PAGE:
Good luck - no finish holds up forever outdoors, you just have to balance how much work you want to do up front, vs. how often you want to re-finish.
                        -----Gille MacDhnouill
                        Working wood in Milon, PA
                        Abhainn Ciach Ghlais, AEthelmearc.

                        --- In medievalsawdust@yahoogroups.com, eric olsen <couskon2006@...> wrote:
                        >
                        > If I remember correctly it was a clear arylic. My wife and I tried the Clear Coat for milk paint but noticed water spots even after 2 coats. So I went and picked up some spray acrylic for the 2 projects. It worked great with my kindling box, no runs from the rain at all. My weapons rack is another story. I had it outside our pavilion and when the rains came it streaked and looks like it has grey streaks now. Same finishing coat and same weather, a good 24 hrs of rain and a warm sunny day. Just 2 totally different results using the acryllic spray to try and waterproof it.
                        >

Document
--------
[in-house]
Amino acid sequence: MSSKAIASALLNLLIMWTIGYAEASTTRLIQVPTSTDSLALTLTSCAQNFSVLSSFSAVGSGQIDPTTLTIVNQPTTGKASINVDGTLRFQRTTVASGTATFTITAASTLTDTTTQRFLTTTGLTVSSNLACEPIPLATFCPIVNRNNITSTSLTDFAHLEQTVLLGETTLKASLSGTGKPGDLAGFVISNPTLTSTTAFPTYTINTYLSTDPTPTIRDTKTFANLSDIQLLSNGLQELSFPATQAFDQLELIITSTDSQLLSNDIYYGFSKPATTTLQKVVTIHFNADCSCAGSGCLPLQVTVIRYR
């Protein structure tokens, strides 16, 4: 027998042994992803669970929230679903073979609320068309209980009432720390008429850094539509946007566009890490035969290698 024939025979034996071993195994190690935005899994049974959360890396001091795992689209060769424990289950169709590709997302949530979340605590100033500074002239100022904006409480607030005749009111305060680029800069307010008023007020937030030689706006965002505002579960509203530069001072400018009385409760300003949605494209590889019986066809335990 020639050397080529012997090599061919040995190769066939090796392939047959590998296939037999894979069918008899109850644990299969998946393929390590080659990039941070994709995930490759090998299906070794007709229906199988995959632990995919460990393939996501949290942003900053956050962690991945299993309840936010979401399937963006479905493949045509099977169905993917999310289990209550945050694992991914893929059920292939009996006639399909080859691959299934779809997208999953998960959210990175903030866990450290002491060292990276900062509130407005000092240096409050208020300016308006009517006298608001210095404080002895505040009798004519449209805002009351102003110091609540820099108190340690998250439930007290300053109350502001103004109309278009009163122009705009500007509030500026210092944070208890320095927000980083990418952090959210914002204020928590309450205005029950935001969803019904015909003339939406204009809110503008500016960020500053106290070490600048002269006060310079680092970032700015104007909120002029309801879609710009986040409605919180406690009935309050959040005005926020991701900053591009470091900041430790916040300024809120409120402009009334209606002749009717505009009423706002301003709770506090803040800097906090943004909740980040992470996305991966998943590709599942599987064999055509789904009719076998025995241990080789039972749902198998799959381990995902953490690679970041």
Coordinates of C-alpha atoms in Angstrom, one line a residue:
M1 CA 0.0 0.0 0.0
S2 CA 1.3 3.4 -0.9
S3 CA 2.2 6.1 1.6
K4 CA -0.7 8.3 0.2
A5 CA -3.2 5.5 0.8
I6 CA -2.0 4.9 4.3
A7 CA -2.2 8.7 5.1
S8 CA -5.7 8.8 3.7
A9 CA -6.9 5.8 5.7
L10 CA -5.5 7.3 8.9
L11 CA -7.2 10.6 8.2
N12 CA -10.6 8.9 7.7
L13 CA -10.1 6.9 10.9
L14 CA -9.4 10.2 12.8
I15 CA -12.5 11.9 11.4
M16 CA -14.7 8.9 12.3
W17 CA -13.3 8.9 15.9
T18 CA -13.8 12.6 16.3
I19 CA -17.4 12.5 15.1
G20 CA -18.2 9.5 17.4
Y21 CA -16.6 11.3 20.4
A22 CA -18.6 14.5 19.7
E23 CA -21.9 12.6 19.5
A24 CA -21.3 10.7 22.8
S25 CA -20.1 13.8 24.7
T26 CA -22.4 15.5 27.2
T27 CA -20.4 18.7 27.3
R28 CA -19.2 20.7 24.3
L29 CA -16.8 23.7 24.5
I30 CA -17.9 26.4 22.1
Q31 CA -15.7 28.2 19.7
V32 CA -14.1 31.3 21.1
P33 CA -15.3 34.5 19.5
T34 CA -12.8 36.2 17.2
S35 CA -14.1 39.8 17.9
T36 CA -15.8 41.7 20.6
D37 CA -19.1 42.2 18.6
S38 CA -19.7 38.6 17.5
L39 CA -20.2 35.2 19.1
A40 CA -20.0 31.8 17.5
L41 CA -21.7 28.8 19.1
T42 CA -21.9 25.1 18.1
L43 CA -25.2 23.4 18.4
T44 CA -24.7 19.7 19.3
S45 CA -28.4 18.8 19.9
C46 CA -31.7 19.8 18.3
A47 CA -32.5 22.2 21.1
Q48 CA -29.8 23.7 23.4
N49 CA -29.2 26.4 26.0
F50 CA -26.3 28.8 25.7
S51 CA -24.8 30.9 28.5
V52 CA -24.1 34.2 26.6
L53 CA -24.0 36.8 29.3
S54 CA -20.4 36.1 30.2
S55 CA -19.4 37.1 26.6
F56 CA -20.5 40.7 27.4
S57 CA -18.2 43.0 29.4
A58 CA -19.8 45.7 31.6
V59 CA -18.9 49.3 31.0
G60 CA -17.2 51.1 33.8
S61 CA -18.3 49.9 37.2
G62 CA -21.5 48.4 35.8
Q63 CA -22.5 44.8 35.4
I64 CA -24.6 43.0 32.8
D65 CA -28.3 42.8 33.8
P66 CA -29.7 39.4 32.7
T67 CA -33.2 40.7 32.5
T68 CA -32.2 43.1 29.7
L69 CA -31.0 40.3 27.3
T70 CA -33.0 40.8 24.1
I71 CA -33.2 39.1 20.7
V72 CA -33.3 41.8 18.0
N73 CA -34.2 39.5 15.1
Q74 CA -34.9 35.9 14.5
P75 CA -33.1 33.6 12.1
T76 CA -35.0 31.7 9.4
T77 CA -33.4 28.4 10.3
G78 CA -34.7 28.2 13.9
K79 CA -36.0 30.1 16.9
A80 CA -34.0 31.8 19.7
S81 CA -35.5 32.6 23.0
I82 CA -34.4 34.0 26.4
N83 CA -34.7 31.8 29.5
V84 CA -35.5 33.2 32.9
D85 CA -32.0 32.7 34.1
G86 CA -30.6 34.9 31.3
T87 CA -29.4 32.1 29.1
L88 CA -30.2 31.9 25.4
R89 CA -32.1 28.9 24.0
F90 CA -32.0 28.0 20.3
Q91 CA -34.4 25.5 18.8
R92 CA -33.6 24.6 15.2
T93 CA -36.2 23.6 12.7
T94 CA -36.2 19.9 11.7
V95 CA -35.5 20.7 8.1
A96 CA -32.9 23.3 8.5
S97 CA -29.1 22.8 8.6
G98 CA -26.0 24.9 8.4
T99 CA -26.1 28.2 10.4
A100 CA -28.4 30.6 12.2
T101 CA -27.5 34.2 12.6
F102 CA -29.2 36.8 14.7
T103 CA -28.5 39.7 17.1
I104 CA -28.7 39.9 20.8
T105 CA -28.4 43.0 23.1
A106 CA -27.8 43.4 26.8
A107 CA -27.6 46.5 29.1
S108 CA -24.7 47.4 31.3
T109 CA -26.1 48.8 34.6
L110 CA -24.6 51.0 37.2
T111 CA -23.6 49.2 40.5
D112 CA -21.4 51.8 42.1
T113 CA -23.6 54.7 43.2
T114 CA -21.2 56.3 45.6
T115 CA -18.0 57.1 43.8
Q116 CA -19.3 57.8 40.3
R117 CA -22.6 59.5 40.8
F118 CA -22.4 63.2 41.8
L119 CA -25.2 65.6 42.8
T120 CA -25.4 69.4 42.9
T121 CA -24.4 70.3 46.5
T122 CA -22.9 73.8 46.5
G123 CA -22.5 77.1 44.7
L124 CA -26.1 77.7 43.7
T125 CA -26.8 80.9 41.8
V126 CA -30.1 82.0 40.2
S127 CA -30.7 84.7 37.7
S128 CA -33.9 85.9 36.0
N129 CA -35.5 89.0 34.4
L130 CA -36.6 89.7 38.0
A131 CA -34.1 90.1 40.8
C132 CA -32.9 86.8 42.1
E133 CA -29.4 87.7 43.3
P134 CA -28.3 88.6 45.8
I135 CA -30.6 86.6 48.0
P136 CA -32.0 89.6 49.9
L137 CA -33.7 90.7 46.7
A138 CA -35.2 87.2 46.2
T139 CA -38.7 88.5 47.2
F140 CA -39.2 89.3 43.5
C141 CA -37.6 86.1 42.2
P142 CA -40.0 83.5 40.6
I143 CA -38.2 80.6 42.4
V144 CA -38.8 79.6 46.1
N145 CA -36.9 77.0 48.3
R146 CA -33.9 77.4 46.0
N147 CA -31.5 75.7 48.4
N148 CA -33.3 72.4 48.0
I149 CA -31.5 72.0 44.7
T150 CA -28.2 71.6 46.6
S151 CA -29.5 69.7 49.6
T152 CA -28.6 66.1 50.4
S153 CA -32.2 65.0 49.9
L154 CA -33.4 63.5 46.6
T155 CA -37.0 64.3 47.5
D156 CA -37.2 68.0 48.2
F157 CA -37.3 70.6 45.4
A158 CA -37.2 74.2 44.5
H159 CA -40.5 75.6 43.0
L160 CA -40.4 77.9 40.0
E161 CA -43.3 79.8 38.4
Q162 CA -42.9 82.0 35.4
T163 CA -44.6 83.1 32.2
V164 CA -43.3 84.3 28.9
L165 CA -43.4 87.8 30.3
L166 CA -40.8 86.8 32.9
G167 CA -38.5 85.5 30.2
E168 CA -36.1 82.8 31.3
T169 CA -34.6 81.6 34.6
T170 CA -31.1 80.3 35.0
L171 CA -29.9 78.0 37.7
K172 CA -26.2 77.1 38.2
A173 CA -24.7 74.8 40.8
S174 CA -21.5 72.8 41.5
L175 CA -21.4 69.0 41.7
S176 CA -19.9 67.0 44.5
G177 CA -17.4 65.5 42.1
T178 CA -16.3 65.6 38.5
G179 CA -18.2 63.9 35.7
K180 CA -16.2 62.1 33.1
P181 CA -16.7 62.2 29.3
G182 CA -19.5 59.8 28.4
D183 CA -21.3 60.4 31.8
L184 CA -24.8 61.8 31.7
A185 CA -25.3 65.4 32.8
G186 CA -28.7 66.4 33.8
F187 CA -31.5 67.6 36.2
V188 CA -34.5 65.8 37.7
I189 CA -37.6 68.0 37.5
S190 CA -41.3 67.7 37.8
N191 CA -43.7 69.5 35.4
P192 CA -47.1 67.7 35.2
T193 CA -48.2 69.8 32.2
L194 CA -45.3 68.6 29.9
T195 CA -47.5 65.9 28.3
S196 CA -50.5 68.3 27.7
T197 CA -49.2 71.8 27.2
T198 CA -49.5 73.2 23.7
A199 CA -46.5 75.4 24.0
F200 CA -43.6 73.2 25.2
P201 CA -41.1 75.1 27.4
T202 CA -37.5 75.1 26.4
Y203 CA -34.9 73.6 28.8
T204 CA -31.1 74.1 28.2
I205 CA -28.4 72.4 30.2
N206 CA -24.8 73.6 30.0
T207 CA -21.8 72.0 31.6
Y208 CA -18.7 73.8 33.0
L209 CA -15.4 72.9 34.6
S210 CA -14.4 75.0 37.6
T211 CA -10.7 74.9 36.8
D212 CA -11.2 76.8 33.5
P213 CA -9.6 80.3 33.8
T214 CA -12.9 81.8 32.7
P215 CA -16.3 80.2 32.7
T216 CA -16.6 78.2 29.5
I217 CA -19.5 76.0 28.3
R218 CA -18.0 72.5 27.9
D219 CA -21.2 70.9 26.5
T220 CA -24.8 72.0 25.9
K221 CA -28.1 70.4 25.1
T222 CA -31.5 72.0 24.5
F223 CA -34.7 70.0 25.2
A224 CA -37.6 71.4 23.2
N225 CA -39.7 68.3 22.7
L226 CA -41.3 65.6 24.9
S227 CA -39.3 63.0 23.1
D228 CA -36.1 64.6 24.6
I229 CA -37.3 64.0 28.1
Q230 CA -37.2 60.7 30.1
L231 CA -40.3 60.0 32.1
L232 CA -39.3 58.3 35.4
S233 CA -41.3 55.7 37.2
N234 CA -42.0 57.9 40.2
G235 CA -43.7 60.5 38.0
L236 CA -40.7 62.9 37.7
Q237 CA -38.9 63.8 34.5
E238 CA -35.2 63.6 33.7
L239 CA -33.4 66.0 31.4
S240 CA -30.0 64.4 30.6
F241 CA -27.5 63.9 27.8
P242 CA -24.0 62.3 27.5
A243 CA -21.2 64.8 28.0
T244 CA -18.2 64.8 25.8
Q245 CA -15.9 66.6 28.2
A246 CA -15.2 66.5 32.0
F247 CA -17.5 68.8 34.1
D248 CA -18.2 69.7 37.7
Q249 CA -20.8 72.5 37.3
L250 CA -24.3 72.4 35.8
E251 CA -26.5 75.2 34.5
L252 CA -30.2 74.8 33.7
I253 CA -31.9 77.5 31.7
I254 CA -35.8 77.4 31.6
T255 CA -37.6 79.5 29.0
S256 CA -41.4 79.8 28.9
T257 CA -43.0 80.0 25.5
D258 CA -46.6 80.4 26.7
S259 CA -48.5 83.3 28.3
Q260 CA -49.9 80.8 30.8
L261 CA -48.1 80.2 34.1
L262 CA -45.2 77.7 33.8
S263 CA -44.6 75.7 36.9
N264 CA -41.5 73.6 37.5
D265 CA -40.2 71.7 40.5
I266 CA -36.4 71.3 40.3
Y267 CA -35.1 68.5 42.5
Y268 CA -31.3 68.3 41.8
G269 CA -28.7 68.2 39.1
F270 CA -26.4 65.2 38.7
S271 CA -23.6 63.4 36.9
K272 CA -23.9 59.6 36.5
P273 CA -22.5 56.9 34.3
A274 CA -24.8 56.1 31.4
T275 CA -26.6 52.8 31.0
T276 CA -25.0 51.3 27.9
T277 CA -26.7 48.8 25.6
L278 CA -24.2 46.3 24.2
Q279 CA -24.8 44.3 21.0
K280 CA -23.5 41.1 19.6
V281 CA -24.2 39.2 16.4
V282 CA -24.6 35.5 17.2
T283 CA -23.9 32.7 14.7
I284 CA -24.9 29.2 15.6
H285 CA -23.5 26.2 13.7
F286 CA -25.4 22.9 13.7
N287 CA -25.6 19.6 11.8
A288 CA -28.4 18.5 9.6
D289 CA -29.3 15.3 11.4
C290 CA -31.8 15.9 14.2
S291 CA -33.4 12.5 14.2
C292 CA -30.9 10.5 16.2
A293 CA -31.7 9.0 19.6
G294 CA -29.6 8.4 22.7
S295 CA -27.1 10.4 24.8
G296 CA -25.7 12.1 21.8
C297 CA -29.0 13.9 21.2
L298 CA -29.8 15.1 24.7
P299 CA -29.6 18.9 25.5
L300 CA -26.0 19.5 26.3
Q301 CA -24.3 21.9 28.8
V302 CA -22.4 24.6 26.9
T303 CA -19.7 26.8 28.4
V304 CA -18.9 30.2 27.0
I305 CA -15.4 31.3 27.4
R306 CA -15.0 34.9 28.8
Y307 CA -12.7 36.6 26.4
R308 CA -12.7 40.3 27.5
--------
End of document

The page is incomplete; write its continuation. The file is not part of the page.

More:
> Seitheach Earnan mac Bearach
                        >
                        > Aka Eric Olsen
                      • Tim Bray
                        I m in the same camp with Gille. Milk paint is one of those things that seems like it ought to be medieval, but probably isn t. Not only is there no evidence
                        Message 11 of 11 , Jun 15, 2010
                          I'm in the same camp with Gille.  Milk paint is one of those things that seems like it ought to be medieval, but probably isn't.  Not only is there no evidence for it, the experiential evidence is against it: the stuff just doesn't hold up very well without some sort of coating.  If you have to put a coating over it anyway, why not just use oil or tempera in the first place?  Adding a modern clear-coat over a 19th century milk paint on a medieval repro just seems bizarre to me.

                          Cheers,
                          Tim

                          On Sat, Jun 12, 2010 at 9:58 AM, Gille MacDhnouill <whutchis@...> wrote:


                          I guess I'm in the camp that says, we have this "historical" product (called milk paint) that probably isn't even 200 years old. Don't assume that it's medieval (or late classical) without further evidence.